Last month, my family adopted a dog from the Wisconsin Humane Society. Heâ€™s a mountain cur mix and we named him Trail. Heâ€™s 4 months old now and, overall, a joy to have around.
Except, however, when heâ€™s gnawing on one of my shoes or digging holes in the backyard.
We tried spraying bitter apple on items that we donâ€™t want him to chew on, but he doesnâ€™t seem to mind the flavor. As a big fan of Sour Patch Kids candy, I can relate. Also, we try to switch out the household item with one of his chew toys, but he seems much more interested in munching on wooden items. He is losing his baby teeth right now, so I know this will improve, but I'm still looking for an insta-cure for the chewies.
The hole digging is another issue. My husband read on the Internet that one way to stop hole digging is to bury their poop in the area where they like to dig. That sounds really gross, and we have not gone there, but might if we canâ€™t remedy this via another plan. We are opposed to shock collars, but are trying spray bottles and voice commands.
My 7-year-old son and I signed up for a class at the Wisconsin Humane Society that starts in early January. Plus, weâ€™re crate training Trail and doing our best to be consistent and clear with our voice commands.
It has been 14 years since we last trained a puppy, and we are doing our best to catch up on all the modern practices. I must admit that puppy rearing is a huge ordeal -- way more than I remember -- and not that much different from living with a toddler child.
It has been said before, but I must say it again: good thing theyâ€™re so damn cute.
If youâ€™re still sans Christmas gifts at this point, youâ€™re a few hours away from being SOL. But wait, itâ€™s not too late to run to Walgreens and score a Snuggie for anyone -- or any dog -- lingering on your gift list.
Even though the Snuggie was around last year, it seems like the blanket with arms is more popular than ever. And now, you can buy â€˜em for your kids and pets. And they come with a book light.
You can get a Snuggie for about $15 at Walgreens or Wal-Mart. Kidsâ€™ Snuggies are $10.
I am hesitant to admit that my kids and I all own Snuggies. I like it, but I originally misunderstood its function, and I think a lot of people do, too. The Snuggie is simply to be used like a blanket: you throw it over yourself when youâ€™re reading or watching TV on the couch. Itâ€™s not a robe, because the back is open, so if you try to wear it around the house, it will keep flapping open.
My mother-in-law actually sewed closed the back of my boysâ€™ Snuggies so itâ€™s more like a mini monkâ€™s robe. I'm quite certain that, of all of us, my 6-year-old likes his fleece Snuggie most.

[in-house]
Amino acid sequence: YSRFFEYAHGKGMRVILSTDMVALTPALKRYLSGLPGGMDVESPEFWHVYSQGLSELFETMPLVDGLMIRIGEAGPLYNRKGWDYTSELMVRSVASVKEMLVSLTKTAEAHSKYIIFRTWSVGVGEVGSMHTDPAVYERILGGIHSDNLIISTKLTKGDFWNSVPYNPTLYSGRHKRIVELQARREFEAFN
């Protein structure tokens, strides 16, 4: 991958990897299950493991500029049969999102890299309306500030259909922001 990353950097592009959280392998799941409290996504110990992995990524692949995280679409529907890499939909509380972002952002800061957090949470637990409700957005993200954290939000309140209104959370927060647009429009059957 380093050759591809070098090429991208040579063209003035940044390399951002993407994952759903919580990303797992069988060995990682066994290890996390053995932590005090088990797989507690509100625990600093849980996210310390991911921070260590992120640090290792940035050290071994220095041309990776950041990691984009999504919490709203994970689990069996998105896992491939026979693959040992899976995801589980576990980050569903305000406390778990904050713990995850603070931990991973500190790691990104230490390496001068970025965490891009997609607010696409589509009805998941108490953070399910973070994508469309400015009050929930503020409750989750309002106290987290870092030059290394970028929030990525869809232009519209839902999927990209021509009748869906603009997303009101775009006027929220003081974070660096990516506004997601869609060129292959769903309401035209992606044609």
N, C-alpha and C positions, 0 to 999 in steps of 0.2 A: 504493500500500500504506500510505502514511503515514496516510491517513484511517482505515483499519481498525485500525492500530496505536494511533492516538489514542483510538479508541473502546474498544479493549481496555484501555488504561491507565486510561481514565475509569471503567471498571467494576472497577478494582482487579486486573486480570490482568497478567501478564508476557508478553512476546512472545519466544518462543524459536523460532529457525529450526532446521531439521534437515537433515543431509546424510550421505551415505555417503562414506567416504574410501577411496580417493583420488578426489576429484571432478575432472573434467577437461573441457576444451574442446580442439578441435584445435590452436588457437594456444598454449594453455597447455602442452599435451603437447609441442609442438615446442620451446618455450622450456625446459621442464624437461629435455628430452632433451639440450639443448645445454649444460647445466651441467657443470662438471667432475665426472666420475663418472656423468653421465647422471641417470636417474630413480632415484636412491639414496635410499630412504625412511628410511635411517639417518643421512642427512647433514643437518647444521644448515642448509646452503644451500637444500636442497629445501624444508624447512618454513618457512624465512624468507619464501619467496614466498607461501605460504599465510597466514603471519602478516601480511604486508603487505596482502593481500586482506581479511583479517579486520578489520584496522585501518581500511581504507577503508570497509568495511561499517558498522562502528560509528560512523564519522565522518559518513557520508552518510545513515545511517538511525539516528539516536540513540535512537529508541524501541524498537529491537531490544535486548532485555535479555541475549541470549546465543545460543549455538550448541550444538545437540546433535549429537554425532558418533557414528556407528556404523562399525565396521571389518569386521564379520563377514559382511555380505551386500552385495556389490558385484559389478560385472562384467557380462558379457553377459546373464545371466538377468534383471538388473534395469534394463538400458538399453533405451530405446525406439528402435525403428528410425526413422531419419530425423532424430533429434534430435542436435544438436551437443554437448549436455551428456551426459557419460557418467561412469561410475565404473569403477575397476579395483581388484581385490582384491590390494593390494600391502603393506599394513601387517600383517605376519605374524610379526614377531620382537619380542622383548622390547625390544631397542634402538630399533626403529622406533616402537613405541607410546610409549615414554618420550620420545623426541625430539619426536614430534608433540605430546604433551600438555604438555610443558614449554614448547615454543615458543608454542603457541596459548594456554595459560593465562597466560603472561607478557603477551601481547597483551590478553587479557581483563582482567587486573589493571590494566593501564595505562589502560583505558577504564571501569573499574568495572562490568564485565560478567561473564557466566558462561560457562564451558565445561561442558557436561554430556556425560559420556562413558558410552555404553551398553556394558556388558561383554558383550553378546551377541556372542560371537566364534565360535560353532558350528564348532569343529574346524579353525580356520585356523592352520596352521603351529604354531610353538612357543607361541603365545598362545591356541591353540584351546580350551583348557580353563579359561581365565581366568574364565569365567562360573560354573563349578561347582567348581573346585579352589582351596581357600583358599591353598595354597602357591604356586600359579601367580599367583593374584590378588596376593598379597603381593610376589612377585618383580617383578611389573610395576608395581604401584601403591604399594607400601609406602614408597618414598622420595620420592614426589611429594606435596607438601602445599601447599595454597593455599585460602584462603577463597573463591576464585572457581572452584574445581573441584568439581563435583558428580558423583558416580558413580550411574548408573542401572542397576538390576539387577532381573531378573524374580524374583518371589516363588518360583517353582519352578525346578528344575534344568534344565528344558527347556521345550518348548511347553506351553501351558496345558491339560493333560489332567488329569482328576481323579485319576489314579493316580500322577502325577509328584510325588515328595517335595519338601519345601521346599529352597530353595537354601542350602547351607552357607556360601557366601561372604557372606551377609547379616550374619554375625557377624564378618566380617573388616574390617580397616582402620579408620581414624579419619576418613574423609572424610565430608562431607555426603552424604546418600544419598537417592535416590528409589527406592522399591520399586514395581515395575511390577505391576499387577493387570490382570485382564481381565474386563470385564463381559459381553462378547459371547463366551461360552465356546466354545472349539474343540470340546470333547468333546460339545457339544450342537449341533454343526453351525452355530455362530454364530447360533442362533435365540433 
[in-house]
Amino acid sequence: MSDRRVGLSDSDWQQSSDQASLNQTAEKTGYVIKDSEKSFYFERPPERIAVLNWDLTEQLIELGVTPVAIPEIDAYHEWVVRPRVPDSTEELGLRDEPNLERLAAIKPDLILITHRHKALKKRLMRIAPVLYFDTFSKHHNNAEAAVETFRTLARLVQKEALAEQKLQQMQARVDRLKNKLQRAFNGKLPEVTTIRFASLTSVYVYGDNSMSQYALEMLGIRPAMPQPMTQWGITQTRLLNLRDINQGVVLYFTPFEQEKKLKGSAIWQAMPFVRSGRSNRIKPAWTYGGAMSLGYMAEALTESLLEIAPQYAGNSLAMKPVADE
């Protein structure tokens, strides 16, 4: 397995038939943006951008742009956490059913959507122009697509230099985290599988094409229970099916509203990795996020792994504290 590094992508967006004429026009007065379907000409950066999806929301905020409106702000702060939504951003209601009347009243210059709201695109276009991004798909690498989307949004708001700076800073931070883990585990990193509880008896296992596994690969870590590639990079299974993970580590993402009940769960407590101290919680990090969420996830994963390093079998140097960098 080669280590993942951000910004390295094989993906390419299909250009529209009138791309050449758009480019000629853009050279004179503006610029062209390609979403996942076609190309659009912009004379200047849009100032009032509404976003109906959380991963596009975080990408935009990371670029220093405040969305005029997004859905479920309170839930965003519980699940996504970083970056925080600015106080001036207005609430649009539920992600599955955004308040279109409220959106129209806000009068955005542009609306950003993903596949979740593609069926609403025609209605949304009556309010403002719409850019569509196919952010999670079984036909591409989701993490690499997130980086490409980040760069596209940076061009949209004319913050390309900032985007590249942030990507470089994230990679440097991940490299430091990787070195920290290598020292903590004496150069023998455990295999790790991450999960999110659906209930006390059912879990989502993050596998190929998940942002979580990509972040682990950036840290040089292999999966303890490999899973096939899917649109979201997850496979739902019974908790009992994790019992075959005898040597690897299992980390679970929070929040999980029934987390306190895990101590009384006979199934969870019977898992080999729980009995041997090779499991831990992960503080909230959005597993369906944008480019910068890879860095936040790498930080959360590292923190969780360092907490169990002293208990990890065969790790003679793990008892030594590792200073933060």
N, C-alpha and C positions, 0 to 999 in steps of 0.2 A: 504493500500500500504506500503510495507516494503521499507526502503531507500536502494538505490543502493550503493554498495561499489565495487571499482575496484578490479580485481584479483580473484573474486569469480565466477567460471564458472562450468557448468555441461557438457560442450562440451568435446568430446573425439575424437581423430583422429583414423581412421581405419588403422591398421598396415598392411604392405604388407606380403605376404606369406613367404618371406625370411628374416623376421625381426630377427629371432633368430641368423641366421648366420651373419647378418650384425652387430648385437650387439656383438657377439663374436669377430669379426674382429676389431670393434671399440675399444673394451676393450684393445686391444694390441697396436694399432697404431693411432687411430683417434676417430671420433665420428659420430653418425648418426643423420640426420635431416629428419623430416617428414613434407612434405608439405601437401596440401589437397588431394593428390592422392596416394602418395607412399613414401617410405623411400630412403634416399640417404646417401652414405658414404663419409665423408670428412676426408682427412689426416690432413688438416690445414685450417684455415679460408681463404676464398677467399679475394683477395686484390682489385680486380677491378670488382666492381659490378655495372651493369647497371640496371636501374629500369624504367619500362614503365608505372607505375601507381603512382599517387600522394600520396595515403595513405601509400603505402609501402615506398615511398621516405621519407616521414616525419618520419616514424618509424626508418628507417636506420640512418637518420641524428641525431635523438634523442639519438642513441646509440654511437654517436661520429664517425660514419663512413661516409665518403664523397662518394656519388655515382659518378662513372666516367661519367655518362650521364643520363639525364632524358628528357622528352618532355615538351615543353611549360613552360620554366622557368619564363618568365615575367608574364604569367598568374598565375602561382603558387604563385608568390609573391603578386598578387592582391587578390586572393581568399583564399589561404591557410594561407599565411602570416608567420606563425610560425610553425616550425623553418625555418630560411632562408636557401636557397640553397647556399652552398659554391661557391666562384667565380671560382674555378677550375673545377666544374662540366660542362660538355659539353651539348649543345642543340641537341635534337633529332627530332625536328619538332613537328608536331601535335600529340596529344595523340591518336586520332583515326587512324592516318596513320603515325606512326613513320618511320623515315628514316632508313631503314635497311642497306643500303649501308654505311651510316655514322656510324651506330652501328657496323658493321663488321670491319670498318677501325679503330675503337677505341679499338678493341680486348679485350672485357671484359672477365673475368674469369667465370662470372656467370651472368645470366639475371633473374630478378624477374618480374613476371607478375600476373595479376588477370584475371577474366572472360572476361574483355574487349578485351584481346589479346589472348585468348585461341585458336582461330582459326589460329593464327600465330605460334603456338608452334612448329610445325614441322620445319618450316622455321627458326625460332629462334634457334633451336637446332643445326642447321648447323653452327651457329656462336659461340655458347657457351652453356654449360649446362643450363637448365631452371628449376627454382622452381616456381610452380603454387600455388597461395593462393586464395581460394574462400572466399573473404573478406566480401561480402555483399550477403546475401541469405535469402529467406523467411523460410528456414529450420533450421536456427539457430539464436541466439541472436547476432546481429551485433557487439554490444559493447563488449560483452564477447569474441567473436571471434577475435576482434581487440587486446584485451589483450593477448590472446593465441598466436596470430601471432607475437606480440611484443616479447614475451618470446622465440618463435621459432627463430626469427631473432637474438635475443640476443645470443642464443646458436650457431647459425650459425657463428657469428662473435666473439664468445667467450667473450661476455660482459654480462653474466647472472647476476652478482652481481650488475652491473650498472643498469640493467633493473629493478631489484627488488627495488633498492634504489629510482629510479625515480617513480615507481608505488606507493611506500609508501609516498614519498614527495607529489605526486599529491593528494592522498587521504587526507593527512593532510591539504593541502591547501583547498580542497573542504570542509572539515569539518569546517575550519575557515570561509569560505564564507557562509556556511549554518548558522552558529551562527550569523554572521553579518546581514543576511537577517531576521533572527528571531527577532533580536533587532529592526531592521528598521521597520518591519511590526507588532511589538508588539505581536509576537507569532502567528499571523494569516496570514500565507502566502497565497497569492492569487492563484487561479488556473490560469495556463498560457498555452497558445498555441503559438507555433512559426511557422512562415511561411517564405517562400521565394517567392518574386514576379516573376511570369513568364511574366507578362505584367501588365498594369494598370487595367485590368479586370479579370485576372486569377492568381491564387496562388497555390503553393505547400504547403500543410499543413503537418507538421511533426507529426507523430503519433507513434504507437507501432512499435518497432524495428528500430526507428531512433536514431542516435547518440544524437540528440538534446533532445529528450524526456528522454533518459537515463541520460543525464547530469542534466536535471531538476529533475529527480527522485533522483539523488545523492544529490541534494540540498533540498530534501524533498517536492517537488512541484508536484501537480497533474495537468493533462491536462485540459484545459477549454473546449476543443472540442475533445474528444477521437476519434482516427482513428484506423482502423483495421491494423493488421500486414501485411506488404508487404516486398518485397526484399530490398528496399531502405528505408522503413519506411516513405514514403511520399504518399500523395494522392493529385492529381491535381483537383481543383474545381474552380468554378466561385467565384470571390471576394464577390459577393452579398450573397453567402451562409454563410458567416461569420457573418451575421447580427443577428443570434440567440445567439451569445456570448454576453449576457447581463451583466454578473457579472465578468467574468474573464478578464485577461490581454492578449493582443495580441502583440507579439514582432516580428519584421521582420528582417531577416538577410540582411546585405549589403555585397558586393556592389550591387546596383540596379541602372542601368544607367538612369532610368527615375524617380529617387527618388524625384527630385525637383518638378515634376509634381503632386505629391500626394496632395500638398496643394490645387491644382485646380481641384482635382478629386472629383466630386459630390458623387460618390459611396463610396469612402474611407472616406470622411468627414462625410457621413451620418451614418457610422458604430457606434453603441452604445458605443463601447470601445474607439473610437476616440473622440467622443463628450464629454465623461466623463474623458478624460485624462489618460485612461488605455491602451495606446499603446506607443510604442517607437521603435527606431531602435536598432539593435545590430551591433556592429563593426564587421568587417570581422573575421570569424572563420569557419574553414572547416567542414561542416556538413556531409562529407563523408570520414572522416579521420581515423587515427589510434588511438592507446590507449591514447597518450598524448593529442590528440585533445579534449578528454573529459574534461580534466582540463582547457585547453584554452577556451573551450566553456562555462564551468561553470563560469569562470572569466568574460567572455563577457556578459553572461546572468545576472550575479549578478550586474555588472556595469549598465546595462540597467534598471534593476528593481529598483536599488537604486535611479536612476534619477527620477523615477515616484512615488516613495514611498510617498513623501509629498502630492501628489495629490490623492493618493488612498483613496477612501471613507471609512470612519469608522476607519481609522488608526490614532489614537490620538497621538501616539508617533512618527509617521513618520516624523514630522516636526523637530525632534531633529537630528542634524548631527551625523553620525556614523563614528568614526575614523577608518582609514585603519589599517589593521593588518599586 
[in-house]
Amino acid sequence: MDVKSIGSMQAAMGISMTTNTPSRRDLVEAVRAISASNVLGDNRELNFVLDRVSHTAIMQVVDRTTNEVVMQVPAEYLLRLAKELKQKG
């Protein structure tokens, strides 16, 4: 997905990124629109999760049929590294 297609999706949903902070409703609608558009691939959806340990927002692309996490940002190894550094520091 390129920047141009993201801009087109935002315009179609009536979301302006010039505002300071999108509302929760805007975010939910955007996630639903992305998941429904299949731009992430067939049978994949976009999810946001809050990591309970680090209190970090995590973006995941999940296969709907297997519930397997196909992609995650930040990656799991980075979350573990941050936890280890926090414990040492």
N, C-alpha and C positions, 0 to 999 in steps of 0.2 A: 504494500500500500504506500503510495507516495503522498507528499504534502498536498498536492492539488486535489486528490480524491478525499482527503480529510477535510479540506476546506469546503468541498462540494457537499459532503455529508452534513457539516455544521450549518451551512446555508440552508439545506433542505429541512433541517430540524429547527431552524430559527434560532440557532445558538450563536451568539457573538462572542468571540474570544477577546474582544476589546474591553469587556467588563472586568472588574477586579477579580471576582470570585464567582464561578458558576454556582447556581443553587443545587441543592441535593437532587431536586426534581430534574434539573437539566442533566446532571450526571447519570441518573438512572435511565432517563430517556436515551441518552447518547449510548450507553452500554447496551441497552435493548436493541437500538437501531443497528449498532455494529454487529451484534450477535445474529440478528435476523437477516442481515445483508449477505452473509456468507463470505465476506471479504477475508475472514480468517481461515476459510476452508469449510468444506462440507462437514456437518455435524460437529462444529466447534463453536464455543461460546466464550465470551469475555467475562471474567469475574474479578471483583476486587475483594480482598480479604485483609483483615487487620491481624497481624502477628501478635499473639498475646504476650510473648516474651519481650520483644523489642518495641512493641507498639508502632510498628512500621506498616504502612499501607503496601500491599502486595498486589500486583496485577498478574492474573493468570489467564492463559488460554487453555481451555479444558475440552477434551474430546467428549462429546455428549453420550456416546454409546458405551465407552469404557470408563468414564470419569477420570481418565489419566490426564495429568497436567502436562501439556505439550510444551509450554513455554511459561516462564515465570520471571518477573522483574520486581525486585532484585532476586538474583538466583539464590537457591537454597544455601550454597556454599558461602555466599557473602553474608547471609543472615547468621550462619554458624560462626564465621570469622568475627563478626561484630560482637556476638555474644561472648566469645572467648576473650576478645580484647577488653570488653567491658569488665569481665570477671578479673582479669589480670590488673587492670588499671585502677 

"It feels really good when I wear it with nothing underneath," he says.
Donâ€™t get me wrong, I love the idea of a product invented by a mom. On many occasions, sheer brilliance has sprung from the minds of moms who were bored or broke at home and finally had that One Big Idea that changed everything. Iâ€™ll listen to that story over and over again and never get bored of it.
But thatâ€™s not to say all "mom products" are genius.
I get a lot of cool stuff sent to me -- one of the many perks of my job -- but this week, I received two products for children that were just a few nappies short of a pack. And, after weeks of recommending gifts ideas for kids, I am going to introduce two items that, in my opinion, would make stinky stocking stuffers.
Gotta-Go Mitts. Kids are supposed to wear these polyethylene, disposable mittens before using a public restroom to avoid germs. Also, it's recommended they wear them anywhere else in public that might contain germs. (Like, everywhere?) The problem is, this product plays into the hypochondriac-moms-addicted-to-hand-sanitizer phenomena, plus, the mitts are an awkward shape and they smell funny, like plastic. I really canâ€™t see my kids agreeing to wear these, and if they did, I would feel badly sending them into a restroom dressed like little deli workers. (Maybe I should plop hairnets on their heads, too.) However, if this product sounds useful to you, by all means, check out the Web site. They come 20 to a pack and sell for a mere $3.99. The mommy who invented the Gotta-Go Mitts will appreciate your business.
Sniffle Buddies. The Sniffle Buddy looks like a hair "scrunchie" but itâ€™s intended to be worn around the wrist. The wearer can sneeze into it or blow their nose directly into the plushy bracelet. It's made from organic bamboo and organic cotton fabric, which is cool, but it doesnâ€™t seem particularly absorbent enough to collect all of winterâ€™s nose goo and, call me crazy, but I donâ€™t really want boogers loitering around my wrists -- or around the wrists of my children. Again, donâ€™t let my …
The Aquapod launches plastic soda bottles up to 100 feet in the air. For most kids, this makes for an afternoon of sheer delight. At least it did for my two kids.
Made from plastic, the Aquapod needs a bicycle pump, plastic bottles and water to work. Best of all, it does not need batteries or assembly.
The Aquapod has a built-in safety valve that releases pressure slowly, to keep users safe from over-pressurizing. However, this product requires adult supervision at all times.
Unexpectedly, the Aquapod provided my kids with a lesson in picking up after themselves. I reiterated the importance of retrieving bottles after shooting them into space. Nobody likes a litterbug, right?
The Aquapod is made by a new, Virginia-based company called Great American Products and sells for $24.99. You can order it from the Web site.